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  • The Iowa Renewable Fuels Association

IRFA commissions new study of economic impact on Midwest in meeting SAF Grand Challenge

Decision Innovation Solutions released Jan. 11 a study of the economic impact on the Midwest if the U.S. federal government’s Sustainable Aviation Fuel Grand Challenge goal of 35 billion gallons per year was met by 2050.


Iowa Renewable Fuels Association commissioned DIS to conduct the study.

“The study does not attempt to judge the policies or incentives that would be necessary to achieve the goal, but rather to outline what the Midwest has to gain if the challenge was fulfilled,” IRFA stated.

The Midwest stands to benefit greatly as two of the most likely SAF feedstocks would be soybean oil and corn ethanol.


In order to reach the 35-billion-gallon goal, the study found that 63 new 200-million-gallon-per-year ethanol plants, 30 new ethanol-to-jet SAF production facilities and six new oils/fats SAF production facilities would need to be built.


DIS report author David Miller concluded that “SAF production provides a substantial opportunity for Midwestern states, Midwestern farmers, and Midwestern renewable fuel producers to prosper in the coming years if the SAF Grand Challenge comes to fruition and the Midwestern states take steps to be active participants in making the roadmap come to life. The pathway that DIS estimates most likely to be realized has [oils/fats]-based SAF and ethanol-to-jet (ETJ) being the two most prominent pathways for SAF production at least for the next 20 years.”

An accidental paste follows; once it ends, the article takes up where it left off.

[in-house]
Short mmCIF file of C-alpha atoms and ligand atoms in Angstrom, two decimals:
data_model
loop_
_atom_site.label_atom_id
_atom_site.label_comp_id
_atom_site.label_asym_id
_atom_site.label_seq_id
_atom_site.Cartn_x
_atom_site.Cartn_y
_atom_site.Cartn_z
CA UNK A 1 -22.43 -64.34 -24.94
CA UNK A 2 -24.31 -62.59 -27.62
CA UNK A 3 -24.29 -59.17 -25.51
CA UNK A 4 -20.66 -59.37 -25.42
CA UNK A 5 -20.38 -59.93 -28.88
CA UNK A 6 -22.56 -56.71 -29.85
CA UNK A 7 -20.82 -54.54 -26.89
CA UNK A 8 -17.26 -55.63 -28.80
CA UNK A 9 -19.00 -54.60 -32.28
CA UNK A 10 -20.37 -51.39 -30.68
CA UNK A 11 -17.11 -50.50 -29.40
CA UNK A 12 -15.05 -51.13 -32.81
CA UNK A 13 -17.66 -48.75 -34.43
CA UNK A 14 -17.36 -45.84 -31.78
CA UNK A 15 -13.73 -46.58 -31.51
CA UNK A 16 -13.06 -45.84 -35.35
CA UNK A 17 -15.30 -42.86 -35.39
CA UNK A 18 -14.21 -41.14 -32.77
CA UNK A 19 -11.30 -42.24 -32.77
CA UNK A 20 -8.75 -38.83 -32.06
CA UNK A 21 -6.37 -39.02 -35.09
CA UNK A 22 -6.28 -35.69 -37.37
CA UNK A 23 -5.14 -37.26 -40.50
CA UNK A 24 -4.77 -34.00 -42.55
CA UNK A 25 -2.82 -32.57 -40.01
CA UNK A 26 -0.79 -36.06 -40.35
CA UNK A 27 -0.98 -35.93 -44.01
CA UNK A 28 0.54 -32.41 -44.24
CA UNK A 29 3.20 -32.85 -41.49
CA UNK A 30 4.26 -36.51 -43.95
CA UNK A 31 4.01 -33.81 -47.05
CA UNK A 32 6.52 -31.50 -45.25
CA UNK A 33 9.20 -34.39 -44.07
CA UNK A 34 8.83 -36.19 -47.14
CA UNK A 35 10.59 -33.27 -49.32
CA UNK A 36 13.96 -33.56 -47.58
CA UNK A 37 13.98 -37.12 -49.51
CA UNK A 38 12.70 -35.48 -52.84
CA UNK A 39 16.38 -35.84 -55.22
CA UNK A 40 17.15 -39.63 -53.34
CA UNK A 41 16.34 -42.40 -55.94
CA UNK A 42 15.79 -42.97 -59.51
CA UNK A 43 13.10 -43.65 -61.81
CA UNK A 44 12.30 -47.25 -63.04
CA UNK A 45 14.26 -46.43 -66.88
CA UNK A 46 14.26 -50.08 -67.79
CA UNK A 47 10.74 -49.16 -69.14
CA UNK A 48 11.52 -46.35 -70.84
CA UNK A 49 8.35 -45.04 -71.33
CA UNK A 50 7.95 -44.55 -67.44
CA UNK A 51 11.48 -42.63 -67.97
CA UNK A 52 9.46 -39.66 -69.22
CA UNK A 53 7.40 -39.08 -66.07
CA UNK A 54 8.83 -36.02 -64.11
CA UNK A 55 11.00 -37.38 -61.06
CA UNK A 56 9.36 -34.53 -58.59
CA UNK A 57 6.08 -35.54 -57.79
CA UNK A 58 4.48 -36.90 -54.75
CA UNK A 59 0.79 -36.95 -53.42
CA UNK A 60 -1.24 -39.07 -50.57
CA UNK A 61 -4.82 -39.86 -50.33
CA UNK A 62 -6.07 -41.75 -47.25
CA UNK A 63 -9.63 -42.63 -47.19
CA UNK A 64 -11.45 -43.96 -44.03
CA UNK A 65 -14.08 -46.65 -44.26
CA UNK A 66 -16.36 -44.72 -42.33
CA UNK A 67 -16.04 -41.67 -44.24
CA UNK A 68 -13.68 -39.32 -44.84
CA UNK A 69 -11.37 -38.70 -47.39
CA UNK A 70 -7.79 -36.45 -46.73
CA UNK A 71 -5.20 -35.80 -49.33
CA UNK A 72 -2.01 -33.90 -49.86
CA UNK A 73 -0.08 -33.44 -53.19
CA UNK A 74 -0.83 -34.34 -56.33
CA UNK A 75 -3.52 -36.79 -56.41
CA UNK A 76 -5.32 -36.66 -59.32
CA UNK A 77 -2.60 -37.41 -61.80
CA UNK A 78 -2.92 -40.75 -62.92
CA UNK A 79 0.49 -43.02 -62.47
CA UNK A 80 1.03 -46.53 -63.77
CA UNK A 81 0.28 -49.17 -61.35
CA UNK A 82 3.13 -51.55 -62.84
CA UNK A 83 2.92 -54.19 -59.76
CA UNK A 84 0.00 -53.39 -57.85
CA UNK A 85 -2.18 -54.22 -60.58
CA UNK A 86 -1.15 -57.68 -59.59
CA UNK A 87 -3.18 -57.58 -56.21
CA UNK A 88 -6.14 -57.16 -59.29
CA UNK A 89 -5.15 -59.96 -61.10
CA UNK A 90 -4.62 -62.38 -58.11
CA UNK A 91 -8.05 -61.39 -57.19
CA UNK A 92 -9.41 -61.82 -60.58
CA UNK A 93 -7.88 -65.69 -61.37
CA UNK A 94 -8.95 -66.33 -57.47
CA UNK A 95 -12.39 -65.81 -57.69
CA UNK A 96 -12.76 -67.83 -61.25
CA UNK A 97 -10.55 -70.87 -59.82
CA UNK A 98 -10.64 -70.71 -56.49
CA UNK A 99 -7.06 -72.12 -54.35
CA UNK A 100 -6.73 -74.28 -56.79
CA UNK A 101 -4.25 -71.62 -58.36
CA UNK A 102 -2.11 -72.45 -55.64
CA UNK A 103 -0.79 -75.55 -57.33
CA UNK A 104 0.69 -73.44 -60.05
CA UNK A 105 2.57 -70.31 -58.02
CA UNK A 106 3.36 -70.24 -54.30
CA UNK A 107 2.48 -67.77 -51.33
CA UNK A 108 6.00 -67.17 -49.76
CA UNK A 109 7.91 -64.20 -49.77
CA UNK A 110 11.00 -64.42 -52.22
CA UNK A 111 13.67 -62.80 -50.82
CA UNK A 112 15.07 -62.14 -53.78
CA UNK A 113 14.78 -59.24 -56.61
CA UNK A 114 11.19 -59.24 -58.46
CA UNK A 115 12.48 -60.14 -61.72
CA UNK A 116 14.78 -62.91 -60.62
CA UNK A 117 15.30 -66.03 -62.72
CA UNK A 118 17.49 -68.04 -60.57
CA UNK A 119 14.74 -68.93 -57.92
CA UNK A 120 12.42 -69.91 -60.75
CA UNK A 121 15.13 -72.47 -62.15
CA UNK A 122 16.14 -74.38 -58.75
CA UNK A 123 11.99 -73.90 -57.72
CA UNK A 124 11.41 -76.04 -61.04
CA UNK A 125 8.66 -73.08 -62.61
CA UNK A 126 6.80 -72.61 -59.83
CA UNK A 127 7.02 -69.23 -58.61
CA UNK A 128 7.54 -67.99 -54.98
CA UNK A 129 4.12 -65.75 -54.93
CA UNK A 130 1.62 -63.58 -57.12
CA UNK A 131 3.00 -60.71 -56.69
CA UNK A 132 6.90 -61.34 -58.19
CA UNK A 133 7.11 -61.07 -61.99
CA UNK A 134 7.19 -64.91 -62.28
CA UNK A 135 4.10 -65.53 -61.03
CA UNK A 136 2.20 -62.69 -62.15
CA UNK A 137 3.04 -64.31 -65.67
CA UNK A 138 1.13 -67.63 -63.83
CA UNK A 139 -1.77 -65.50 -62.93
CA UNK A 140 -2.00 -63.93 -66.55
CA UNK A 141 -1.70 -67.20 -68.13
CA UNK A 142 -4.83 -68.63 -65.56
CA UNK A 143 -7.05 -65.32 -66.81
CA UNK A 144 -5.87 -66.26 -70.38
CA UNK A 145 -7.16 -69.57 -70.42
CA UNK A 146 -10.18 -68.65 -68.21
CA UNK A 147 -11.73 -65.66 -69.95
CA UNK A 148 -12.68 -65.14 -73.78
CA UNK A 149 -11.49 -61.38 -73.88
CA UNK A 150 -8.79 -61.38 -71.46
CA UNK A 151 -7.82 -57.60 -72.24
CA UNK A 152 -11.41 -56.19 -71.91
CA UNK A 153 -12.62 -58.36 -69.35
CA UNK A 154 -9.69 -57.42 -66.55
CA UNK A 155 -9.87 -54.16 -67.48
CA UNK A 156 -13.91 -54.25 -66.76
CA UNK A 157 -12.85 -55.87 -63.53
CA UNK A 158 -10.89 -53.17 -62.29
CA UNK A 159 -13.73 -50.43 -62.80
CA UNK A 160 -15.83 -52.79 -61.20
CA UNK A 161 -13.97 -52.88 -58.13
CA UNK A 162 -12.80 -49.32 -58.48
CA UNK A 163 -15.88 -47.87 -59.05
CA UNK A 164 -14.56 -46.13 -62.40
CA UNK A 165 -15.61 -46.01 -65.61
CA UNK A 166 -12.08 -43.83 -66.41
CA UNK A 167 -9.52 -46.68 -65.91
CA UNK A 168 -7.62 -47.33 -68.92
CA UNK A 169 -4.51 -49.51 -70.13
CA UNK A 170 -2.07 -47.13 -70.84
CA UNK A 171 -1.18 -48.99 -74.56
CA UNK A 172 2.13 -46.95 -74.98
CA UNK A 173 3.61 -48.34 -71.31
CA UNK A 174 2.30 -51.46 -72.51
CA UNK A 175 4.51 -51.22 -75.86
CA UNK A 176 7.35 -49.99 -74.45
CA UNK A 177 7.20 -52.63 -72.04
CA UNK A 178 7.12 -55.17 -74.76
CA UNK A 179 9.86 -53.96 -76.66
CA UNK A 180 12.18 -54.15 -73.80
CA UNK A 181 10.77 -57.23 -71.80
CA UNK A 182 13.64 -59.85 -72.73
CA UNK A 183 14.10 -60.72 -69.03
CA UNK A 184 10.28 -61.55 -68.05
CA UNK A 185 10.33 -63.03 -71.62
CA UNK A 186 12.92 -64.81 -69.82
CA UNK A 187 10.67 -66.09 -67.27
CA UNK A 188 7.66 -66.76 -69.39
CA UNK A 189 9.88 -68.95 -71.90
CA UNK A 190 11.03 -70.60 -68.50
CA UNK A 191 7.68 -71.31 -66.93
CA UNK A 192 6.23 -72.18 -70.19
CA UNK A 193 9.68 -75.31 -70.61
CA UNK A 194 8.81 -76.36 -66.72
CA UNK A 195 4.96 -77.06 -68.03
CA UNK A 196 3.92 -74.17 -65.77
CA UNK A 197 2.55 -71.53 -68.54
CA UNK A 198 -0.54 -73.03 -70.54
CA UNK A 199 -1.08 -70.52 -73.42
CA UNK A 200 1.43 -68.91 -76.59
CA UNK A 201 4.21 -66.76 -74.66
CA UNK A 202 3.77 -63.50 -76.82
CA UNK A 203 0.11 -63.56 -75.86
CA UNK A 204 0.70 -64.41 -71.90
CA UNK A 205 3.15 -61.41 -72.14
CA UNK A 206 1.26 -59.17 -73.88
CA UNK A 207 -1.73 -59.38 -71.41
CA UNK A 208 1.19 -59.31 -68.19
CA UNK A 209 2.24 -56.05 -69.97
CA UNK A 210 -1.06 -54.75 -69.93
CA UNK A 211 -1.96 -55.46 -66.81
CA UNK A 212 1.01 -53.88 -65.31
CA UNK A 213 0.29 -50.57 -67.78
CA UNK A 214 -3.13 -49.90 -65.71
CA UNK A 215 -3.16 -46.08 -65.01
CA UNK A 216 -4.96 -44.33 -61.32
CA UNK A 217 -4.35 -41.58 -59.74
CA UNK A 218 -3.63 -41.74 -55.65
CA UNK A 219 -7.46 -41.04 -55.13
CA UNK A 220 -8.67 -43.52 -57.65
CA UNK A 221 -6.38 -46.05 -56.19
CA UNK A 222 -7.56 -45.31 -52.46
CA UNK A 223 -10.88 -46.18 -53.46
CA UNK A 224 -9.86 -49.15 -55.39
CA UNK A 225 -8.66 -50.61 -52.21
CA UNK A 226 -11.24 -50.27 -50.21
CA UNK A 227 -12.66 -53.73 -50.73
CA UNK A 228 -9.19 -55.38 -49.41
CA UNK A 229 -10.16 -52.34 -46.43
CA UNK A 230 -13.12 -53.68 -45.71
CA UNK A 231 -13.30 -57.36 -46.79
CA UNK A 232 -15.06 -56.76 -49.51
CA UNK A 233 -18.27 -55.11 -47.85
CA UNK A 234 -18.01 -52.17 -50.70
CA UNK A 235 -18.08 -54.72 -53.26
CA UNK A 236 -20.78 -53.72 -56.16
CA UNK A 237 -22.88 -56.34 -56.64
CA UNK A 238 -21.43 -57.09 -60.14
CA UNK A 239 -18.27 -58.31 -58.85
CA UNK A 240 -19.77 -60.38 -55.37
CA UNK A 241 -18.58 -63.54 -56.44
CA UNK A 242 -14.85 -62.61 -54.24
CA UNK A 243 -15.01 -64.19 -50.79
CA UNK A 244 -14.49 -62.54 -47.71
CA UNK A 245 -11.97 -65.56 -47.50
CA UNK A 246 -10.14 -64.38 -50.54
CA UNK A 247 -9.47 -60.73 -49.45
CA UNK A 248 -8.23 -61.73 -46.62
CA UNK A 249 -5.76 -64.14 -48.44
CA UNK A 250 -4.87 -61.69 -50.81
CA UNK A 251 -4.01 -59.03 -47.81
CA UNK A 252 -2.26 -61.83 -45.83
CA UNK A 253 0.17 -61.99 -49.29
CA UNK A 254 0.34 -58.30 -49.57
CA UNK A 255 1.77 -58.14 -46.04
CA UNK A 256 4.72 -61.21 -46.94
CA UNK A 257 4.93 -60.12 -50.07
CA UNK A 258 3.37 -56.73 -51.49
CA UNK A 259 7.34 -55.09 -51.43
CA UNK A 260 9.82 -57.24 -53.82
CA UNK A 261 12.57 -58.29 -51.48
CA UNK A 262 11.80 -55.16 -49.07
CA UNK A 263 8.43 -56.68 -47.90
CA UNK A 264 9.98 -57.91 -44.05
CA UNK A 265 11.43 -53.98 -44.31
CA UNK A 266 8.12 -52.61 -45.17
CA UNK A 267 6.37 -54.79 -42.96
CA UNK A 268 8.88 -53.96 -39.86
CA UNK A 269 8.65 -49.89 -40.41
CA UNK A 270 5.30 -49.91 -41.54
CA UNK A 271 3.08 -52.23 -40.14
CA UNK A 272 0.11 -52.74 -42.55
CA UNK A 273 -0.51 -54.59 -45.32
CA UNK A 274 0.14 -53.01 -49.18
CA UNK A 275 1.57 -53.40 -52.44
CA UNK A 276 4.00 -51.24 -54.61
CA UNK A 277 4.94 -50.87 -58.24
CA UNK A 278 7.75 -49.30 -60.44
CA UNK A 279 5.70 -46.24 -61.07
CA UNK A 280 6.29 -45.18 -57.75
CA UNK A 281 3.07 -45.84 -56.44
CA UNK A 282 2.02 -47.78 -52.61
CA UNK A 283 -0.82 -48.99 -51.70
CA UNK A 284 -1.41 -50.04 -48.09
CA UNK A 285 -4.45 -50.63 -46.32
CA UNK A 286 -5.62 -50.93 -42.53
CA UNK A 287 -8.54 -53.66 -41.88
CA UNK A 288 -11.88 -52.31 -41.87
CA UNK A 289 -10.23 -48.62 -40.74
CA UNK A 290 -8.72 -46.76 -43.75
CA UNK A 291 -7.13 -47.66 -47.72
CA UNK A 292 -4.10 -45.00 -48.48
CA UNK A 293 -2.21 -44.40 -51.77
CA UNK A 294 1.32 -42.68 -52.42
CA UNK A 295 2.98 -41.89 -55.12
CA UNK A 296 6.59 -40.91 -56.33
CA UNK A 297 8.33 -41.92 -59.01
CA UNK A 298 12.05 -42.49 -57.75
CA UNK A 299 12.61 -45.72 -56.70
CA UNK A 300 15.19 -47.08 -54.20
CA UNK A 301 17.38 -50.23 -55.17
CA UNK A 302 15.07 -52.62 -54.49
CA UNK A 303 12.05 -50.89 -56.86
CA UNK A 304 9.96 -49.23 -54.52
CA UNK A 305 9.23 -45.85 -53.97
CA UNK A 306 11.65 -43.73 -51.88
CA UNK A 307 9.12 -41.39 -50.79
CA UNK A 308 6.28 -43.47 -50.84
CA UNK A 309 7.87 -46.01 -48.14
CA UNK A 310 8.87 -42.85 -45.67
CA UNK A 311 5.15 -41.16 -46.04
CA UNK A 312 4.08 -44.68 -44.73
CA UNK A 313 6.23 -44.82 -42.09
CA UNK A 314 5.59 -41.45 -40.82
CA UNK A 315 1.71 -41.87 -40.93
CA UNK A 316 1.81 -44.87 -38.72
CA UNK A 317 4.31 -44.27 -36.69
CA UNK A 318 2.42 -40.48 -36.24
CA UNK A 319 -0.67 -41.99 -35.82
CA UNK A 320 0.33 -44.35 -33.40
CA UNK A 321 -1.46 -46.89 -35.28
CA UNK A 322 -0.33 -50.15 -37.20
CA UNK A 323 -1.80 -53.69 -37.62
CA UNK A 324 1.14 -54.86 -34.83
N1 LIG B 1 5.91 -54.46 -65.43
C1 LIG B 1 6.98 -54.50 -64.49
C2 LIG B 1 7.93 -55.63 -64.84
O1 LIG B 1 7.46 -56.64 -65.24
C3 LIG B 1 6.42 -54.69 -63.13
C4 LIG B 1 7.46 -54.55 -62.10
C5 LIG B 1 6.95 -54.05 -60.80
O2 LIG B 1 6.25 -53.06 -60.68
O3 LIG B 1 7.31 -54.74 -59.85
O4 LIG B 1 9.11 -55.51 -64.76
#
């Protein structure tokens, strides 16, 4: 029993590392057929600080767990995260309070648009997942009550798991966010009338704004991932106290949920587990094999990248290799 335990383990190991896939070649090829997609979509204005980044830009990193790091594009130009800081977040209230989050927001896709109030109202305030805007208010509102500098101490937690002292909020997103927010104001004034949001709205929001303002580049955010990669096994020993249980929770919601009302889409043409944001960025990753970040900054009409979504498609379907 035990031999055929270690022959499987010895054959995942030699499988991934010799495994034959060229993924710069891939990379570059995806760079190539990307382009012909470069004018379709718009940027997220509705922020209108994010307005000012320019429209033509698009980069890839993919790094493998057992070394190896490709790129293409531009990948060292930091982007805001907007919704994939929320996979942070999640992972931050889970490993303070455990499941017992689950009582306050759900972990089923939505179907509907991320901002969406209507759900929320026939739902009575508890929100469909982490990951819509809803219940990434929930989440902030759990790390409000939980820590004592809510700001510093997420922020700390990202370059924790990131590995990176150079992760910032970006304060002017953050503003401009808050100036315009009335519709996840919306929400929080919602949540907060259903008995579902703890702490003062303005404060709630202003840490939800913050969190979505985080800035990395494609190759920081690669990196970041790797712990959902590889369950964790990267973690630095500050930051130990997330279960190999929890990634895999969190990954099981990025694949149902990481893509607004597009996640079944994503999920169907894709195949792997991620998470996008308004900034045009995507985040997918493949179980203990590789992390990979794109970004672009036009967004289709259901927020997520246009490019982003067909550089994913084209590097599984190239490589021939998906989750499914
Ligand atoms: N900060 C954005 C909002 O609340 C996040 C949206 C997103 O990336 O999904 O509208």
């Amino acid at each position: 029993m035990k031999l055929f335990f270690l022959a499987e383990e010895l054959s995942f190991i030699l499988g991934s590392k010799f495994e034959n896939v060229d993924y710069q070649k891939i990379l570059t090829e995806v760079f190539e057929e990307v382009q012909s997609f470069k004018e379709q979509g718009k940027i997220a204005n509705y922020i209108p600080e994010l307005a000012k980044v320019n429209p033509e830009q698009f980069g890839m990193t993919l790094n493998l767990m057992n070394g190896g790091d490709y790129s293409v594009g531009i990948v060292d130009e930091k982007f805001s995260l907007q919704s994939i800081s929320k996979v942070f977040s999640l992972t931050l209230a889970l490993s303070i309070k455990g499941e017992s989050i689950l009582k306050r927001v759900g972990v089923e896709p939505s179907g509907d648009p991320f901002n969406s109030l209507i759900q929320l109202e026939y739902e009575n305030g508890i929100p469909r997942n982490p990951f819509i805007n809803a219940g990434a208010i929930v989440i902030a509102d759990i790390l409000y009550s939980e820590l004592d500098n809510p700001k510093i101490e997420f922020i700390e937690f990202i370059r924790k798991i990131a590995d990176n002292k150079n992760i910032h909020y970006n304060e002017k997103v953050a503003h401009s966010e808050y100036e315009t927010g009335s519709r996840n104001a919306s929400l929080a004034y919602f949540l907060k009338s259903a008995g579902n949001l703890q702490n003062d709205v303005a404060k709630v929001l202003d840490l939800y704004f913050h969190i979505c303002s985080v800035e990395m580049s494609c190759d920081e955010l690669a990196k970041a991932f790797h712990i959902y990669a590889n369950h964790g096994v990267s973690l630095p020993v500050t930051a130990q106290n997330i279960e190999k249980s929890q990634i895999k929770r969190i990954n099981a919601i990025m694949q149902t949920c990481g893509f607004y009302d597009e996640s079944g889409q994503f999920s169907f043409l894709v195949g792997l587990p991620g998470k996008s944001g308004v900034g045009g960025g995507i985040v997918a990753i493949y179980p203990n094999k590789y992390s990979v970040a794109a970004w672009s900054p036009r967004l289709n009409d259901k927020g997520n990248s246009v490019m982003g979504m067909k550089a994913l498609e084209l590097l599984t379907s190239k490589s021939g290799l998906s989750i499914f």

In addition to a huge economic jolt from the construction of the new SAF infrastructure, ongoing operations would:


  • Boost employment by 224,440 jobs

  • Increase labor income by $9.3 billion

  • Add $427 million to farm revenues in ethanol plant basis premiums alone

  • Raise farm income by $11,670 for a typical 1,000-acre farm split 50/50 between corn and soybeans


With corn production outpacing demand, corn farmers would face an extended period of overproduction without the new SAF market, resulting in:


  • Reducing corn acreage 68 million acres by 2050

  • Slashing of farm revenues by nearly $10 billion per year

  • Cutting farm income by $60,240 for a typical 1,000-acre farm split 50/50 between corn and soybeans

 “[T]his potential cannot be fully realized without carbon capture and sequestration (CCS) for ethanol,” Miller said. “And, without the potential new use for corn for ETJ SAF, the U.S. corn supply is and will continue to grow at a pace that outstrips demand. Either stocks will build and prices will decline or a significant amount of corn acreage will need to be pulled out of production. Time is of the essence and the clock is ticking.” 

Access the full study here.


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